|recN gene||Repairs recombinant DNA damage and gaps between double stranded DNA|
|recQ gene||Repairs recombinant DNA damage|
|dinA gene||It functions to bypass the lesion site of DNA and leads to alter the normal sequence of DNA|
|sulA gene||It functions as an inhibitor of cell division|
Mechanism of SOS Repair
The mechanism of SOS repair is a complex cellular process mediated by the organism itself and includes the following steps:
- In case of excessive DNA damage, stress conditions etc. a cell produces a response by activating signal or RecA protein. It floats in the vicinity of the cell in search of any damage in the DNA.
- A RecA protein will specifically bind to the single stranded DNA. On binding with the single stranded DNA fragments, RecA will form a filament-like structure around the DNA.
- Then, a LexA repressor comes in contact with the nucleoprotein filament assembled by RecA protein. When RecA interacts with the repressor protein, it converts into RecA protease.
- The formation of RecA protease will cause autocatalytic proteolysis of LexA repressor protein. Thus, a LexA protein cannot further bind to the SOS operator.
- As the activity of LexA protein inactivates, the inducer proteins will activate to repair the DNA damage but alter the DNA sequence.
- When a DNA get repaired, a RecA protein will lose its efficiency for proteolysis and the LexA protein will again bind to the SOS operator or switch off the SOS system.
An SOS system always switches off when a DNA is healthy. The LexA repressor protein produced by the LexA promoter. LexA protein will attach to the consensus sequence having 20 base pairs of the SOS-box and inactivates the SOS system. Thus, LexA blocks the SOS box, which in turn arrests the activity of SOS genes that participate in the recovery of damaged DNA.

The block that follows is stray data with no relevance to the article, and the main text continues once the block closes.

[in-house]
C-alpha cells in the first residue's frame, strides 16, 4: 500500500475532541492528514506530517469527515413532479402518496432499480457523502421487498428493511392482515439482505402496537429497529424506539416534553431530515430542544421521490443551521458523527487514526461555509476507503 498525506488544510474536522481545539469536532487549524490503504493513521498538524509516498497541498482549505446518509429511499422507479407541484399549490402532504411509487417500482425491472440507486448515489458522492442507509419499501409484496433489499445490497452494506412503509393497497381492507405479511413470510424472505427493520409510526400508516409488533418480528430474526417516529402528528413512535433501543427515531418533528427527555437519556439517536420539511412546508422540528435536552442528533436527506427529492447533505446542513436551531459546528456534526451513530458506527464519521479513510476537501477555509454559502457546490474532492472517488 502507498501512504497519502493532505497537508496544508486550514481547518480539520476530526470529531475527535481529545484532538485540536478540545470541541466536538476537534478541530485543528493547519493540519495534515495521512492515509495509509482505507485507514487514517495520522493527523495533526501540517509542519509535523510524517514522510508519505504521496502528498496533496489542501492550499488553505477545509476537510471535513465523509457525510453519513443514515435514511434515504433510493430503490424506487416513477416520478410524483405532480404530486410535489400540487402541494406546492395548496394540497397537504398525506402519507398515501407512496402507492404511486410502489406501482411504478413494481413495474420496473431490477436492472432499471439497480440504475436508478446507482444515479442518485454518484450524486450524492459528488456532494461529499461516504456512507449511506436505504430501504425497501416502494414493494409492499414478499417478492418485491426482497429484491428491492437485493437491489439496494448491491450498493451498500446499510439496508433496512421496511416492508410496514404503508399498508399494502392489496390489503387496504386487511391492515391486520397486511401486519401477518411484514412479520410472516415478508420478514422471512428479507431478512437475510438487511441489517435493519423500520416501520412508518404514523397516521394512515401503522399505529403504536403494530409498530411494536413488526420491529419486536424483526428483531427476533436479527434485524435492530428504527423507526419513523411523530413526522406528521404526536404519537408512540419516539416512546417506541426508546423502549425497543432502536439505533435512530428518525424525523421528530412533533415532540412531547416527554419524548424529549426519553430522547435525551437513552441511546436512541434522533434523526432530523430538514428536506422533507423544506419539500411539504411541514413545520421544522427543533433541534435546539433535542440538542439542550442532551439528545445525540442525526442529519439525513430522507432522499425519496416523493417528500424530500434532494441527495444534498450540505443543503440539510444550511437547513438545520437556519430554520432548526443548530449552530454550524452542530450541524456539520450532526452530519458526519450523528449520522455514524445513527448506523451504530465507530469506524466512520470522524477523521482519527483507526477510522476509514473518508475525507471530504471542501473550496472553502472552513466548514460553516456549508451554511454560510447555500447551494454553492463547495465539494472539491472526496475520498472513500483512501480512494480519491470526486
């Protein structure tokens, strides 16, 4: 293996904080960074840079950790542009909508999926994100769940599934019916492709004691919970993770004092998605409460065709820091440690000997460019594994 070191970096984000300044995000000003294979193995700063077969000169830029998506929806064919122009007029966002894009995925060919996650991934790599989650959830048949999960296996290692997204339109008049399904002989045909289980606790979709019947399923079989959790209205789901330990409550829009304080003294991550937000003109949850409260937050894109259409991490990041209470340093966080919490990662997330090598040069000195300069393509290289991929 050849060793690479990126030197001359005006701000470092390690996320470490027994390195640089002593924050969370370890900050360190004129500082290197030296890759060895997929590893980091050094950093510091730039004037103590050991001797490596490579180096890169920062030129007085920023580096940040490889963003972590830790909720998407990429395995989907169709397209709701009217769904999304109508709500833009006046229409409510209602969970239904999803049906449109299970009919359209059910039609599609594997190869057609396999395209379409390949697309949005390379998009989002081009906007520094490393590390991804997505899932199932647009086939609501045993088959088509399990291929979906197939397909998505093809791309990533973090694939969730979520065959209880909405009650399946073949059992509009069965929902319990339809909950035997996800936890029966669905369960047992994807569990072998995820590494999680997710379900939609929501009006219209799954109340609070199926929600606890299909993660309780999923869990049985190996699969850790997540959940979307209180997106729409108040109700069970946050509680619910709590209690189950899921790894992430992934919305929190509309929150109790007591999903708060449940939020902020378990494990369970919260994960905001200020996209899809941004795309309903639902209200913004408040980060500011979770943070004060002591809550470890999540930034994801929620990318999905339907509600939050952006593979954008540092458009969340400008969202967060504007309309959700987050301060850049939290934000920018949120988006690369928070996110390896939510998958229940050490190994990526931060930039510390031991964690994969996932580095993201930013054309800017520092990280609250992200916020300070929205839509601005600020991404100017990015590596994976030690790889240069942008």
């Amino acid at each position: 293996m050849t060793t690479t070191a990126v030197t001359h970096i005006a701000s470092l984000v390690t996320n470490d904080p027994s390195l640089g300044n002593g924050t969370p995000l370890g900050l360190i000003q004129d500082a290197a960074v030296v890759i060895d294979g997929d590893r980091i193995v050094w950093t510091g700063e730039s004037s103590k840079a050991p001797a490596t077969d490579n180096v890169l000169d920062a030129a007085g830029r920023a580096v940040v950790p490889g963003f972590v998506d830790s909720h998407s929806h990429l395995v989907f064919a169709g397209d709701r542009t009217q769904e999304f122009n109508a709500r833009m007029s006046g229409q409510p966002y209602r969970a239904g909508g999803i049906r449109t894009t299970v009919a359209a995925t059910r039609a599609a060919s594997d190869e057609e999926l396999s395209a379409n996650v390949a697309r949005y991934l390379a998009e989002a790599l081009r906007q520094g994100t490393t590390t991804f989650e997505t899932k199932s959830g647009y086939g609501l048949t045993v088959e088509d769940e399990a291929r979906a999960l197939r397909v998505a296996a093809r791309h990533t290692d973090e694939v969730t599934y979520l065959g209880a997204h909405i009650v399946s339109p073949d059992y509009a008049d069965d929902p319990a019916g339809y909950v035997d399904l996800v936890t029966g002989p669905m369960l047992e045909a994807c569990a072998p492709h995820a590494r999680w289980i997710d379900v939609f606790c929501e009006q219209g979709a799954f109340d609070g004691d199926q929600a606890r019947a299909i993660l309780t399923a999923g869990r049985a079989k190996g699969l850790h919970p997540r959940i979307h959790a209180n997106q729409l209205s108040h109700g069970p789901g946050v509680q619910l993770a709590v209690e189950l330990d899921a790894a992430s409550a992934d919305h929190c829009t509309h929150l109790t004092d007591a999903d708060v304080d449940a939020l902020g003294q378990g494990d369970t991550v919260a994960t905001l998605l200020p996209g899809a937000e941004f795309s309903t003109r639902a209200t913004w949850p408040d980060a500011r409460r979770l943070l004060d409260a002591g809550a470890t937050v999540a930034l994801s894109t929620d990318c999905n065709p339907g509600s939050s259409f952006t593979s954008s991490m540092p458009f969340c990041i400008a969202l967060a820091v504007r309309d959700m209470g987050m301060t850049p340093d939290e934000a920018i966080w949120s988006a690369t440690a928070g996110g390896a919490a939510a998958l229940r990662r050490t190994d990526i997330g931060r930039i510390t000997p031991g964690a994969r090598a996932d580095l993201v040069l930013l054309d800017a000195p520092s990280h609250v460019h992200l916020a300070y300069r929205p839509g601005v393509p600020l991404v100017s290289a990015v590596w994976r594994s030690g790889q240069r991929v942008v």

SOS repair system comes into action when the DNA is not in a normal condition and when all the repair system becomes failed. This system activates by an organism itself in response to the damage against UV-light or any other factors.
SOS system only activates when there is excessive DNA damage, leading to single-strand breakage at the replication fork. This DNA damage will activate the RecA regulatory protein, which will only attach to the single stranded DNA by the help of cellular energy ATP. The attachment of RecA protein and ssDNA will give rise to a right-handed nucleoprotein complex refers to as “RecA + ssDNA filament”.
The interaction of LexA repressor with the nucleoprotein complex will cause proteolytic cleavage of LexA dimer. Proteolytic cleavage is due to the conversion of RecA protein into protease that will suppress the activity of LexA protein. The SOS box genes will now express into different inducer proteins to recover the damaged DNA. The expression of inducer proteins will not occur on all at once but express relatively to the type of DNA damage.
Therefore, an SOS system switches on and off in the presence and absence of activator RecA protein, respectively.